Syrians protest violence with a vow to marry rape victims

As the international community watches the Syrian crackdown in horror, Syrian security forces employ even more deadly means of intimidation and interrogation. Over ten thousand Syrian refugees are believed to be seeking refuge in Turkish refugee camps and border towns such as Jisr al-Shughur have become epicenters of mass graves, torture and now, rape.

Four teenage sisters from the Syrian-Turkish border town of Sumeriya are now among the growing number of rape victims in Syria. Though reportedly recovering in a Turkish hospital, the women could face a lifetime of shame in a country where honor killings have been reported to restore a family's honor.

When news spread of the sisters' plight, a group of men from a nearby town vowed to marry the women, defying tradition and more importantly, defying the string of mass rapes used by pro-government forces in desperate attempt to squelch the revolution. Horrifying stories are now emerging: soldiers kicking down the doors of sleeping women; young girls being forced to serve as sex slaves for the military. Musab Jani, a young man who supports the mission to marry victims of rape, stated that:

"Dignity and reputation are the most important things for Syrians. And women are a big part of this and the regime knows it. So for this reason, they do this to us as the opposition."

Rape has long been used as a weapon of war, decisively used to destroy the morale of a country and its people. But it seems there is a wave of hope on the horizon, led by activists like Mohammad Merhi, a makeshift refugee camp pharmacist, hopes that he too will marry one of the four sisters, even though he has never met them.

"I know that these girls suffered. They were taken against their will. I don't care what they look like, the point is to stand by them, and I do with all of my heart."



Afghanistan withdrawal: How many troops will Obama remove?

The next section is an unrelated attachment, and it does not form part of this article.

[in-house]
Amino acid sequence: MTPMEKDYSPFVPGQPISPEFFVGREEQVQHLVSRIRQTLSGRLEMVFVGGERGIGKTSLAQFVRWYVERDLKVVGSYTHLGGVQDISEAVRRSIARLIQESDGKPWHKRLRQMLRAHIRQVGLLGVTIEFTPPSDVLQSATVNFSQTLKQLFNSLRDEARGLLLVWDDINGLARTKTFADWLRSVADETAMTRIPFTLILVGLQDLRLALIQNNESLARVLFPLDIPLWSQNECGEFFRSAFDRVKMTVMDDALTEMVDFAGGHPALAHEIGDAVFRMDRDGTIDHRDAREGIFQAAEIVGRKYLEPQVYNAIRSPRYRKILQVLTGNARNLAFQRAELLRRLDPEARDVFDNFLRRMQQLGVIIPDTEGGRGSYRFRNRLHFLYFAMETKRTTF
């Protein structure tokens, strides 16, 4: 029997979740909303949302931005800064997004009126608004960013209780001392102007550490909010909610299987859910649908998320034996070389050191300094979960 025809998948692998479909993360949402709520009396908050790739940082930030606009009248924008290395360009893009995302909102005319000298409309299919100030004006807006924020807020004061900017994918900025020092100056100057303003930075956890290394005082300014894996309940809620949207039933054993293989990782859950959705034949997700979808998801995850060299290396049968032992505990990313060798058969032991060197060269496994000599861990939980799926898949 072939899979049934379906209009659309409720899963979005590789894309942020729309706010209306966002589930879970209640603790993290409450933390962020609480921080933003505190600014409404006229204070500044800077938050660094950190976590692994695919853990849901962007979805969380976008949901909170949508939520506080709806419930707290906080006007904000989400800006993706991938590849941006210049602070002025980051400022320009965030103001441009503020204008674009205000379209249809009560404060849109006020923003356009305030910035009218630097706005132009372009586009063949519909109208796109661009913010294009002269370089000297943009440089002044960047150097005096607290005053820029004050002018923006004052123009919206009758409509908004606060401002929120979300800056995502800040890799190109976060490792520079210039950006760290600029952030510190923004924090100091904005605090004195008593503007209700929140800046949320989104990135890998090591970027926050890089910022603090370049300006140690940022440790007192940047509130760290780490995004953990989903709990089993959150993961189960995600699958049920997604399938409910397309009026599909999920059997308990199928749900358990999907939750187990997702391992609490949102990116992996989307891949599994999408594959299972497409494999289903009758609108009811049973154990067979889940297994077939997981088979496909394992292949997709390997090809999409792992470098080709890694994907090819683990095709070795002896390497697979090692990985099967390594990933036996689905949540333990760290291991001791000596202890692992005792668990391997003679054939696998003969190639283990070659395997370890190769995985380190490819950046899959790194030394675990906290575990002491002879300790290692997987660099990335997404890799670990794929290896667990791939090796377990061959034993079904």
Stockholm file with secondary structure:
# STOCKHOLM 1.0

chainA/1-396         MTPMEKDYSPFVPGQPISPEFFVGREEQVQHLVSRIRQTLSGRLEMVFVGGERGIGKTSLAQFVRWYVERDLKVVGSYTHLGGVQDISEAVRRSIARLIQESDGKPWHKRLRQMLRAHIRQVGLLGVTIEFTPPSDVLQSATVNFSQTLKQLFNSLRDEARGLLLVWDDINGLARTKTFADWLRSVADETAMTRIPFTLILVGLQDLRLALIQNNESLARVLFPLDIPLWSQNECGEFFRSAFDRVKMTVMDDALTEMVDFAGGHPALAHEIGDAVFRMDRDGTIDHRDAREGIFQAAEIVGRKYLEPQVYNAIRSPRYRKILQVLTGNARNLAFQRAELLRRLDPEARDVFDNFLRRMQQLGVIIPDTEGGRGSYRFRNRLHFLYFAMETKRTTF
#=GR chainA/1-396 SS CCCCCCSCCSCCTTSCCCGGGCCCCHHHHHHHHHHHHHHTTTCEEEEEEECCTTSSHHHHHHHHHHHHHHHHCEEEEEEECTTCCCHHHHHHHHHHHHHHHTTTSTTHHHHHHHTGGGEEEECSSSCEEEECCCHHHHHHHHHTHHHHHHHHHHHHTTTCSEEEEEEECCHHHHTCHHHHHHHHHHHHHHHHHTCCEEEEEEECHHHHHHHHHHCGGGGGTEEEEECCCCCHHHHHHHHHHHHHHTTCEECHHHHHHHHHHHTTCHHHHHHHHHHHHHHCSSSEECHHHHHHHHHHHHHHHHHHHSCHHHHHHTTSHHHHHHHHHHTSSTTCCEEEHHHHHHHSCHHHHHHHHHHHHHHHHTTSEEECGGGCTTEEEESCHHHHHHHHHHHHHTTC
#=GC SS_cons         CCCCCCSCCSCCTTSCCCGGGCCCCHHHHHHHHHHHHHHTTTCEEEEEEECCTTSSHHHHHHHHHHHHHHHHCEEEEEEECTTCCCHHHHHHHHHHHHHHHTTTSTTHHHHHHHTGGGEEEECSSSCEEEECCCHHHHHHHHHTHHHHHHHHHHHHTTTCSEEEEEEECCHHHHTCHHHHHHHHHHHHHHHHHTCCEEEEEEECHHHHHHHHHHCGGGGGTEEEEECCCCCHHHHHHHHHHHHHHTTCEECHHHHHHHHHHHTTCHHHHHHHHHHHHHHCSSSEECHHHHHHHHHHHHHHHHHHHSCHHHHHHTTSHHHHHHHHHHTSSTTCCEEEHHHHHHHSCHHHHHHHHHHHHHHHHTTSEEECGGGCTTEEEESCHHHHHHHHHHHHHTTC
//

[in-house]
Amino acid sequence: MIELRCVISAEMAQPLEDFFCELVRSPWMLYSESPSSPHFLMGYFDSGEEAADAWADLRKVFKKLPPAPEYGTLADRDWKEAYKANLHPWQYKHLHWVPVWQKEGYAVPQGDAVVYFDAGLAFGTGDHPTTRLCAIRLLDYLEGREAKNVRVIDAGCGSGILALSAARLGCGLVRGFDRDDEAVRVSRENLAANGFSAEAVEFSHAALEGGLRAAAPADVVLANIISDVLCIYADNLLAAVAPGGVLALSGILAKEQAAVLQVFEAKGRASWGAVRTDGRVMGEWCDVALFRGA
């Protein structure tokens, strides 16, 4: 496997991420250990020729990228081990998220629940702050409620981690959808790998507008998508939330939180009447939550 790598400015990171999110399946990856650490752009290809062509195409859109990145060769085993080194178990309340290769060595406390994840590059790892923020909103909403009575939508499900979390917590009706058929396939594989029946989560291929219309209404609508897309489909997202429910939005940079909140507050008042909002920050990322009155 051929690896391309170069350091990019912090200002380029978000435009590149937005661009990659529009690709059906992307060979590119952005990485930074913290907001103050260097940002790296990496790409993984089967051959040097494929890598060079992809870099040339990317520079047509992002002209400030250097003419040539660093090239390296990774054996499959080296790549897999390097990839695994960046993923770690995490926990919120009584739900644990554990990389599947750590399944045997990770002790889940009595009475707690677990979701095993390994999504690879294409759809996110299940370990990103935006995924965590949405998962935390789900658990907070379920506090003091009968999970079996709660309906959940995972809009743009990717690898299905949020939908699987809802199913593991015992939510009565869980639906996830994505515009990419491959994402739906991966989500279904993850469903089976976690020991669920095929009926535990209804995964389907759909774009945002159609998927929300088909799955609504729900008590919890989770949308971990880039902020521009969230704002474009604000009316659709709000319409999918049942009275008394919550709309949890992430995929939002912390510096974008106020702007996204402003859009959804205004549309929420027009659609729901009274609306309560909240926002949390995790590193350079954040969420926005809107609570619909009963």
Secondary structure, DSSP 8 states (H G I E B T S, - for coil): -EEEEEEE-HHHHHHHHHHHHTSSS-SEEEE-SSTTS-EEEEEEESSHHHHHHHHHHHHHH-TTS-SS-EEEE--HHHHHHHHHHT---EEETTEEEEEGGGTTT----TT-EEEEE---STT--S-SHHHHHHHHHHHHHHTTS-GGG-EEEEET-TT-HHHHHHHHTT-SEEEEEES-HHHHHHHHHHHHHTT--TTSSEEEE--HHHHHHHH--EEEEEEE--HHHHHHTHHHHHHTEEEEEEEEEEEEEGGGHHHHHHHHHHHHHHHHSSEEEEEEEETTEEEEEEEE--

It's time for one of Washington favorite parlor games -- predicting what the president will say before he says it.  What we know is that tomorrow President Obama will announce his plans for a troop reduction in Afghanistan. Thirty-three thousand surge troops were added in 2009, with the promise that by this summer they would begin to come home. But how many and how fast is still an open question.

Officially, the White House says the president is still "finalizing" his decision. And indeed, some of his key advisors reportedly disagree on what to do. Gen. David Petraeus-- the current Afghanistan commander who will soon take over the CIA -- and many of the generals are pushing for a pretty small initial withdrawal of no more than 3-4,000 troops. On the opposite extreme, some in the administration and outside want a far broader withdrawal. Lt. Gen. Douglas E. Lute, the president's senior advisor on Afghanistan, advocates pulling 15,000 troops out by the end of the year and another 15,000 by the end of 2012, according to the New York Times. Carl Levin, the influential senator and chair of the armed services committee, backs that approach as well. Vice President Joe Biden -- who was a critic of the surge before it was cool -- reportedly wants all 30,000 surge troops gone within 12 months. Defense Secretary Bob Gates is pushing for something in the range of 5,000 troops -- a brigade -- this year and another 5,000 over the next winter, according to the Times.

Where will Obama come down?

The L.A. Times cites Pentagon and administration officials saying the reduction will be about 10,000 by the end of the year. If true, it would be a significant move by Obama. Petraeus has warned Obama that taking out that many troops that quickly "could create problems for the U.S.-led coalition in Afghanistan" especially if other countries follow America's lead and begin withdrawing, the paper said.  But a faster withdrawal decision would seem to bolster the president politically at home. A recent NBC News/ Wall Street Journal poll found that 54 percent of the country approves of Obama's handling of the war but are growing impatient with the decade-old conflict.

The Washington Post cites administration officials saying Obama will likely remove far fewer than 10,000 -- probably in the Pentagon-approved range of 3-5,000, though the officials warned that no final decision has been made.  Interestingly, according to the Post, the president had hoped to announce progress on another front at the same time as the troop withdrawal -- reconciliation talks with the Taliban. But those talks have stalled and there is political confusion over the U.S.'s partner in Afghanistan, Hamid Karzai, whose rhetoric has been growing more and more incendiary -- some would say unhinged -- of late.

The New York Times presents a third theory, attributed to an "official," that the president tomorrow might not give any specific withdrawal number. He might only announce a date for the final drawdown of all the surge troops sometime in 2012 -- but leave the timetable vague and rely on commanders in the field to make suggestions. This was the approach he used in Iraq. According to the Times, administration sources said the president would most likely pull out "the entire 30,000 troops by the end of 2012."